Colby Dodge had commanded the Navy training program at Dunwoody when Grace was there with Clarence Hinck, another trainee. The three Navy Veterans formed Minneapolis based Federated Flyers. Scheduled air service was the plan but they were a little premature with that. Like many other aviation entrepreneurs of the period, their main business was barn storming.
While he was with Federated, Grace met another pilot who supposedly owned a company with a contract to do stunt work for the movie industry. Grace was getting bored with passenger hops, so he went to California. As it turned out, the other pilot wasn't as well connected as he made out. There was no contract, and no job. Stunt flying opportunities were another thing the pilot had exaggerated, so Grace went to work as a prop man with 20th Century Fox. It had nothing to do with propellers. He moved scenery, furniture, and other stuff around the sets.
Grace was doing props for a movie where a stunt man was supposed to jump out of a burning building into a net. The stunt man lost his nerve. Grace figured he could do it (he did) and started a short career doing conventional stunt work. He was hired by the famous cowboy actor Tom Mix, as a stunt double. When Mix found out Grace was a pilot, he had him do some flying for his movies. At first it was mostly somebody climbing from an airplane to a ground vehicle or from the vehicle to an airplane. Sometimes Grace did the flying, and sometimes he did the climbing.
One Tom Mix film, "Forest Ranger" included a scene where an airplane crashed into a barn. The first try at filming the scene was done with models, but Mix thought it didn't look very real. He asked Grace if it could be done with an actual airplane. Grace did it, but only after careful engineering. He had key parts of the barn built with balsa wood and the airplane structure weakened so the wings would sheer off and absorb the impact. Grace had suddenly become an expert at crashing airplanes and was much in demand.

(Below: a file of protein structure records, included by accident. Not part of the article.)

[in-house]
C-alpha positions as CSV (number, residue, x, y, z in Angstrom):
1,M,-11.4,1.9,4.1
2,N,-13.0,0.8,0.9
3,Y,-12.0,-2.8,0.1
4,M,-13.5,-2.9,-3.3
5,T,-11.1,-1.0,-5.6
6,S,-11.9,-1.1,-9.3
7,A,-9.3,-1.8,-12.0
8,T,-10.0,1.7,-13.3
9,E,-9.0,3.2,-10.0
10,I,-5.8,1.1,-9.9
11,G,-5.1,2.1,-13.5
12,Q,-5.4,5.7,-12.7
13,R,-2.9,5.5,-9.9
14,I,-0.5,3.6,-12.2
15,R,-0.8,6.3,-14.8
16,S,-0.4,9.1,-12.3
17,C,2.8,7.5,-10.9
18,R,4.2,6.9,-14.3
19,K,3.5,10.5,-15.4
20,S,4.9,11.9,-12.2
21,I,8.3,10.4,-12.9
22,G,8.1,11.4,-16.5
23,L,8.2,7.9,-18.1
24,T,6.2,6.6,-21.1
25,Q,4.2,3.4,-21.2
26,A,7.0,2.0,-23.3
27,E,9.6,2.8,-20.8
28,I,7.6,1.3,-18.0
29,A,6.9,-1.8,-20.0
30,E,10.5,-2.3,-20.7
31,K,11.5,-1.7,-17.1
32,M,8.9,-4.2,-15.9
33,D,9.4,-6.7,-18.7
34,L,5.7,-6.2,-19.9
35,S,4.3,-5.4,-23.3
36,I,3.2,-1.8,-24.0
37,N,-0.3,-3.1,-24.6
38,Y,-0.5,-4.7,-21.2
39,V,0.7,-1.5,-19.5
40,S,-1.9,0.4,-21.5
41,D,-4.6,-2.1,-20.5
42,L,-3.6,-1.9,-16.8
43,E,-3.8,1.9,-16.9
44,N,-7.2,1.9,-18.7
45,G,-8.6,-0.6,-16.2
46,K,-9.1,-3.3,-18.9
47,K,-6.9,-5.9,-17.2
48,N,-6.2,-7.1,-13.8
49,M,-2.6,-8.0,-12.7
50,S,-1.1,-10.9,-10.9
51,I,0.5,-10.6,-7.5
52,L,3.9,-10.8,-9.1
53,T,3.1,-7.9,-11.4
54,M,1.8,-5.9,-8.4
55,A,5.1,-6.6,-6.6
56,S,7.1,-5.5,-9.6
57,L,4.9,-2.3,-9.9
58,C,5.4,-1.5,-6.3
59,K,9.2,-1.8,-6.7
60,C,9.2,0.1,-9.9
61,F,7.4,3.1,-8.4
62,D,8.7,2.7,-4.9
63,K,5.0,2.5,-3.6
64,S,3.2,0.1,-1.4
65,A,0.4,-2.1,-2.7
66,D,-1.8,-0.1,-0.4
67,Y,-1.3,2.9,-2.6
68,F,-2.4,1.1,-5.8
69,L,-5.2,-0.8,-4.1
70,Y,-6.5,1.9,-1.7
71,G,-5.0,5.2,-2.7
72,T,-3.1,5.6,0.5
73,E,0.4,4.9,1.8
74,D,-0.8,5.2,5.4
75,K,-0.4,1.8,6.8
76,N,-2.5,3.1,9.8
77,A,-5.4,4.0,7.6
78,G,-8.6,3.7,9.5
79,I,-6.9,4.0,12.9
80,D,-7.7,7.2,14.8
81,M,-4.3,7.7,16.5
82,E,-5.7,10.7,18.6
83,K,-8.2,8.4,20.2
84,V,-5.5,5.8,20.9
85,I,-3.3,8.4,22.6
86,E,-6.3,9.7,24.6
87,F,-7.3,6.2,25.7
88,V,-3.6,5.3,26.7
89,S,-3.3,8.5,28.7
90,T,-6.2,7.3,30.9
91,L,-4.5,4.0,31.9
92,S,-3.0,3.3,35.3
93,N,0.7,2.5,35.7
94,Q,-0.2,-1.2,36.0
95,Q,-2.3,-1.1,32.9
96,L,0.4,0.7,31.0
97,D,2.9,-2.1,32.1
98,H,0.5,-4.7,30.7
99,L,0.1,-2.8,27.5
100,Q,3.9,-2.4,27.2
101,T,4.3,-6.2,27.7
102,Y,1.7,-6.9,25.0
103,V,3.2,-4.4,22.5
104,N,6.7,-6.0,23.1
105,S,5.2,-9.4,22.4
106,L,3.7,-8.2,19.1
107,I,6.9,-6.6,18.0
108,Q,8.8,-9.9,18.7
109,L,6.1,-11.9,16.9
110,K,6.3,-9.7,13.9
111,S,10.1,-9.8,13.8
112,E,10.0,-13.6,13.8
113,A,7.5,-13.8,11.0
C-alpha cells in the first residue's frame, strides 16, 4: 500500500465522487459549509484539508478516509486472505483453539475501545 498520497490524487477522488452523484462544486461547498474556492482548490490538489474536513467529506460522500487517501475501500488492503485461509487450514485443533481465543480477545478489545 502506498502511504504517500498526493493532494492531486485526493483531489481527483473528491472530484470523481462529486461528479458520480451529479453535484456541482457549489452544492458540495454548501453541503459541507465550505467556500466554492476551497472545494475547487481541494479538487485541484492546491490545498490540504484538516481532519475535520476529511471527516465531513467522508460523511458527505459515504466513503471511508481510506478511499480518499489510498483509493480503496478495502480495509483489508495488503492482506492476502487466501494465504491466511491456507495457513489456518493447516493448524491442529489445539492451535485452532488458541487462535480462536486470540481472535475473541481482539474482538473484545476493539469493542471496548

In 1927 Grace was hired to do stunt flying for the movie, Wings. Aerial scenes were filmed with the help of the US. Army at Kelly Field in San Antonio, Texas. Grace got to know the Army pilots, including H.H. (Hap) Arnold.
When it became obvious the U.S. would enter World War II, Dick Grace wrote to Arnold (by then a general and chief of the Army Air Corps), volunteering his services as a combat pilot. He was offered a commission as a major and a job in supply. Grace wasn't interested in flying a desk. Eventually he was assigned to test P-39s and P-51s in Yuma, Arizona. When Grace accepted the Yuma assignment, he asked to be commissioned as a captain. He figured that a captain would have a better chance of eventually flying in combat than a major. After 11 months of flight testing, Grace got himself transferred to a unit ferrying aircraft to Europe.
Another acquaintance was Jimmy Doolittle, then commander of the 8th Air Force. After flying a B-24 to England, Grace contacted Doolittle and asked for a combat assignment. He went to the 486th as a squadron operations officer and soon found himself bombing the Heligoland Naval Base for the second time, 26 years after the first. Shortly after the Boxing Day mission, he completed his tour in B-17s and was scheduled to go home. Not Dick Grace. He managed to get assigned to the 448th Bomb Group as assistant operations officer and flew B-24s until the war in Europe ended.
After VE Day, Grace returned to the US, was promoted to major, and finally took the desk job. He had flown 44 combat missions. His decorations from two World Wars included the Distinguished Flying Cross, six Air Medals, and four Purple Hearts.
Dick Grace finished his career managing an airline in South America. Not just a flyer, he authored four books, a screen play, and many magazine articles. He died in 1965 and was buried in Holy Cross Cemetery, Hollywood, California.